Staff provide situational content and context and facilitators focus on experience or a process which leads to a recommendation.
Use facilitation when management has the experience to know the answer to an issue, it's important to resolve the situation quickly, or the answer is not particularly instrumental in the staff's learning or career aspirations.
A mentor is a trusted counselor. Mentors generally have more clout and experience than mentees and apply their tenure, understanding or wisdom to aid and evolve mentees.
Mentoring is most often a one to one activity and may be delivered informally or as part of a formal program. It's unfortunate but not uncommon that company mentorship programs are limited to staff whom are struggling or introduced as part of a performance improvement plan (PIP).
Mentoring is based on rapport, respect, trust, openness, and many times a genuine personal interest by the mentor in the mentee. When mentorship programs are triggered by PIPs, these essential elements are often lacking. Performance improvement is better accomplished with coaching.
Mentoring differs from coaching as it is more focused on the advancement of individuals than creating solutions or resolving task oriented challenges. Mentors help their mentees advance personal objectives which may include things like company networking, leadership development or career path advancement.
Mentoring programs improve morale, decrease churn, aid succession planning and increase employee loyalty.
Use mentoring from day one to evolve employee progression in the company, which will also enhance employee contribution to the company. Mentoring can also be used to promote interpersonal relationships, improve teamwork, increase employee churn, build the next generation of managers and aid company culture. I advise clients to assign mentors to all new-hires during the on-boarding process and to rotate mentors periodically thereafter. Recognize mentorships are not permanent, and mentors should recognize when progress slows and it is time to let go.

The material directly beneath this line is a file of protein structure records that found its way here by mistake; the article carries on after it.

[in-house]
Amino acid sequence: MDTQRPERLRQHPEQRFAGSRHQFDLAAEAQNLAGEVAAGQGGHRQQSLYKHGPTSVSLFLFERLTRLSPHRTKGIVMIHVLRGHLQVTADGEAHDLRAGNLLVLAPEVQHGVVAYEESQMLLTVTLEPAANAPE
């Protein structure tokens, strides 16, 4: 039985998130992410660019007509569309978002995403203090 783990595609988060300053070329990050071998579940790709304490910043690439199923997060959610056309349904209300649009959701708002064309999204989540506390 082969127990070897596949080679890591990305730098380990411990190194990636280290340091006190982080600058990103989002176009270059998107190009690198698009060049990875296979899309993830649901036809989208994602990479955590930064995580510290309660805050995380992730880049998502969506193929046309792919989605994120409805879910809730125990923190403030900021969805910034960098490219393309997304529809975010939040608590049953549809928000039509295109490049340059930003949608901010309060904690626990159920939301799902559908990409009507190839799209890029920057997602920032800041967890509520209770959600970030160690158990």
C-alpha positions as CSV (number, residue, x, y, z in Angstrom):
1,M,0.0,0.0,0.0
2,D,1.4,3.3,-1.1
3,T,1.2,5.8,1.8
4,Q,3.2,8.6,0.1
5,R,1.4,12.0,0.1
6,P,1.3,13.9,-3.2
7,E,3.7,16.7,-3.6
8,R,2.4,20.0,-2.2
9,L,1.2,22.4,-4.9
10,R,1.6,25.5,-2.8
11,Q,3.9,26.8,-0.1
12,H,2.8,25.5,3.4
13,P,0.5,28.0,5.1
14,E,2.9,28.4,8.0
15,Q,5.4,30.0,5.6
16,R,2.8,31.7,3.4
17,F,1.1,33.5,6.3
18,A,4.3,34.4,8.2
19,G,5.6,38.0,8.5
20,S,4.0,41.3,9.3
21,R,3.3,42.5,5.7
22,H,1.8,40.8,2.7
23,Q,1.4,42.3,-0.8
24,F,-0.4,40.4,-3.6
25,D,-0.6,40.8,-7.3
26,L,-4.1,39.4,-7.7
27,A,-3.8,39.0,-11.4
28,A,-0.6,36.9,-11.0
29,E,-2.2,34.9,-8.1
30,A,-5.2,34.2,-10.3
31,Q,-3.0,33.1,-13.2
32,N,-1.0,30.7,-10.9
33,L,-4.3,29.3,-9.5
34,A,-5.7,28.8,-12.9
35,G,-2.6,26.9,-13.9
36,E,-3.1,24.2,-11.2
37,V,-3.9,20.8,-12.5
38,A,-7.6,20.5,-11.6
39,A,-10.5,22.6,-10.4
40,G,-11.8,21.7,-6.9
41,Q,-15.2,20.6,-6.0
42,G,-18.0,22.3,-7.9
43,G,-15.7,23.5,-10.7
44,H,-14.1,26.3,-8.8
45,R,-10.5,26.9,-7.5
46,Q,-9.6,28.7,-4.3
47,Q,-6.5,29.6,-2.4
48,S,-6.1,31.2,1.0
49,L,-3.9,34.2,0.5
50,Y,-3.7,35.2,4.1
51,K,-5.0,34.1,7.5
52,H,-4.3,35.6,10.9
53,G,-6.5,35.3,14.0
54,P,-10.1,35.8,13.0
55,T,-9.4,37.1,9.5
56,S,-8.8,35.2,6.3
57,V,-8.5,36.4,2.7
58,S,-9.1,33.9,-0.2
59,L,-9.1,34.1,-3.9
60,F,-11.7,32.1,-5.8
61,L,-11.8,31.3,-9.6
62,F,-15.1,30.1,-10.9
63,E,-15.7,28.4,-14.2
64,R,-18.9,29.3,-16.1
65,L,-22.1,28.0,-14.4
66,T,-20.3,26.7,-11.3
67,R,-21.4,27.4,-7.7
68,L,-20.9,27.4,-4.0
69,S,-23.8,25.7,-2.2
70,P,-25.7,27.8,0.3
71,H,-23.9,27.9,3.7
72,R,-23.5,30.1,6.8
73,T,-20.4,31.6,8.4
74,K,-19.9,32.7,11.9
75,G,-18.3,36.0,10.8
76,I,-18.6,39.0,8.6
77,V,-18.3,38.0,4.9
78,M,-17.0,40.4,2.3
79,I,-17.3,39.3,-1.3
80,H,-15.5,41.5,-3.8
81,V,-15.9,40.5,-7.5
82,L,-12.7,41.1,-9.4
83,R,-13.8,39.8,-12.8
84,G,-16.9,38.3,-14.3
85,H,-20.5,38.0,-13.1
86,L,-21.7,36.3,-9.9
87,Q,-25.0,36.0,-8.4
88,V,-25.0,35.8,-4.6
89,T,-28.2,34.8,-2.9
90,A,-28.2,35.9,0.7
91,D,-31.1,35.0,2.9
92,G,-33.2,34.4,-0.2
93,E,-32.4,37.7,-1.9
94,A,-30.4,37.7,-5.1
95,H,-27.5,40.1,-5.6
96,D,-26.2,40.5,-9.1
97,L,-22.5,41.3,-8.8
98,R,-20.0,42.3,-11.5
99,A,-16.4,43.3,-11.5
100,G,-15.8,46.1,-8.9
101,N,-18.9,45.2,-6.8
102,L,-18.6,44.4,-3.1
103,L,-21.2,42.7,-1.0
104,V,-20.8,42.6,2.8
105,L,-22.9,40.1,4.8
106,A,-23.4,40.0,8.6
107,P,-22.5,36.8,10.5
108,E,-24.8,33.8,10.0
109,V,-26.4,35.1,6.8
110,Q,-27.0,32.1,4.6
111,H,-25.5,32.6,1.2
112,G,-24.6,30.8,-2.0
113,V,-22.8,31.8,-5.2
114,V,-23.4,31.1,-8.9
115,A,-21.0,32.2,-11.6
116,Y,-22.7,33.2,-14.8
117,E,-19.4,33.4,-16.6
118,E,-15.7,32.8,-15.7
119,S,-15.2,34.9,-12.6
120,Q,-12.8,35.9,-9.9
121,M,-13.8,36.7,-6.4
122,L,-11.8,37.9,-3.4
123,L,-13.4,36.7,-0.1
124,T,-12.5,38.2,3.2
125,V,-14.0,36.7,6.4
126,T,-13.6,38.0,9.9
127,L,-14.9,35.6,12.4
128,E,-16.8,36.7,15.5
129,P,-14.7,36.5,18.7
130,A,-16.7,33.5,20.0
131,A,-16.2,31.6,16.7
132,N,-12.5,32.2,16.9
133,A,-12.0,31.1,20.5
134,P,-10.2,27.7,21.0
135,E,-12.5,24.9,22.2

Training is dedicated instruction for skills learning or knowledge transfer. It's a type of education that passes knowledge from an expert to staff in need of the expertise. It's often a formal, direct and hands-on approach to delivering subject matter content to trainees.
Important sales training programs may include instruction for sales methodologies, sales process techniques or CRM software for sales reps.
Training can be delivered to individual staff, but for efficiency reasons, it's normally delivered in a one to many setting.
Training should be used to pass skills or knowledge to groups of learners in the shortest amount of time.
The Point is This
Good sales managers use personal development methods to produce the next generation of good managers. They know when and how to leverage coaching, facilitating, mentoring or training to advance staff, achieve a force-multiplier effect and scale productivity for business results. Seasoned managers can move seamlessly from one method to another, but that takes practice.
To get started, I recommend managers begin with training and then follow-up with coaching to create an experiential effect. By themselves, workshops or training classes don't create action or impact. Information by itself does not create transformation. What's needed is to apply the learning to daily action, get feedback, and make adjustments for improvement. We must live it to learn it. Some actions will need to be supported by processes and systems. It's a lot like getting in shape, in that it requires near daily effort, and results are slow but accumulate over time.